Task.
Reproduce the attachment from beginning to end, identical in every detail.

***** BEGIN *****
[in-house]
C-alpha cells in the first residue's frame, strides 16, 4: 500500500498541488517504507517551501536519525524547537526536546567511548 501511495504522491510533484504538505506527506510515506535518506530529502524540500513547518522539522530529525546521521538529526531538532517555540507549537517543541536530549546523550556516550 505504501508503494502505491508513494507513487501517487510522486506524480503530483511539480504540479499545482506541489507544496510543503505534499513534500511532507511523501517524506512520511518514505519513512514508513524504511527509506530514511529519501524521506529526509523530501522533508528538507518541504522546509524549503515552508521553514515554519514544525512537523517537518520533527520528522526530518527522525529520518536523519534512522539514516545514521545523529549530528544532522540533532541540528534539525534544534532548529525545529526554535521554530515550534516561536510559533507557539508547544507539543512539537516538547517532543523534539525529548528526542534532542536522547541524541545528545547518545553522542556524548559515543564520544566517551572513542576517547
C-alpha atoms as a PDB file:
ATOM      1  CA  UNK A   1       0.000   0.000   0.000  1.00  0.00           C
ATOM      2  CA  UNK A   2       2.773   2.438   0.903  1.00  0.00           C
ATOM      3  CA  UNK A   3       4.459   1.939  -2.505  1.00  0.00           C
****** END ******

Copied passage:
[in-house]
C-alpha cells in the first residue's frame, strides 16, 4: 500500500498541488517504507517551501536519525524547537526536546567511548 501511495504522491510533484504538505506527506510515506535518506530529502524540500513547518522539522530529525546521521538529526531538532517555540507549537517543541536530549546523550556516550 505504501508503494502505491508513494507513487501517487510522486506524480503530483511539480504540479499545482506541489507544496510543503505534499513534500511532507511523501517524506512520511518514505519513512514508513524504511527509506530514511529519501524521506529526509523530501522533508528538507518541504522546509524549503515552508521553514515554519514544525512537523517537518520533527520528522526530518527522525529520518536523519534512522539514516545514521545523529549530528544532522540533532541540528534539525534544534532548529525545529526554535521554530515550534516561536510559533507557539508547544507539543512539537516538547517532543523534539525529548528526542534532542536522547541524541545528545547518545553522542556524548559515543564520544566517551572513542576517547
C-alpha atoms as a PDB file:
ATOM      1  CA  UNK A   1       0.000   0.000   0.000  1.00  0.00           C
ATOM      2  CA  UNK A   2       2.773   2.438   0.903  1.00  0.00           C
ATOM      3  CA  UNK A   3       4.459   1.939  -2.505  1.00  0.00           C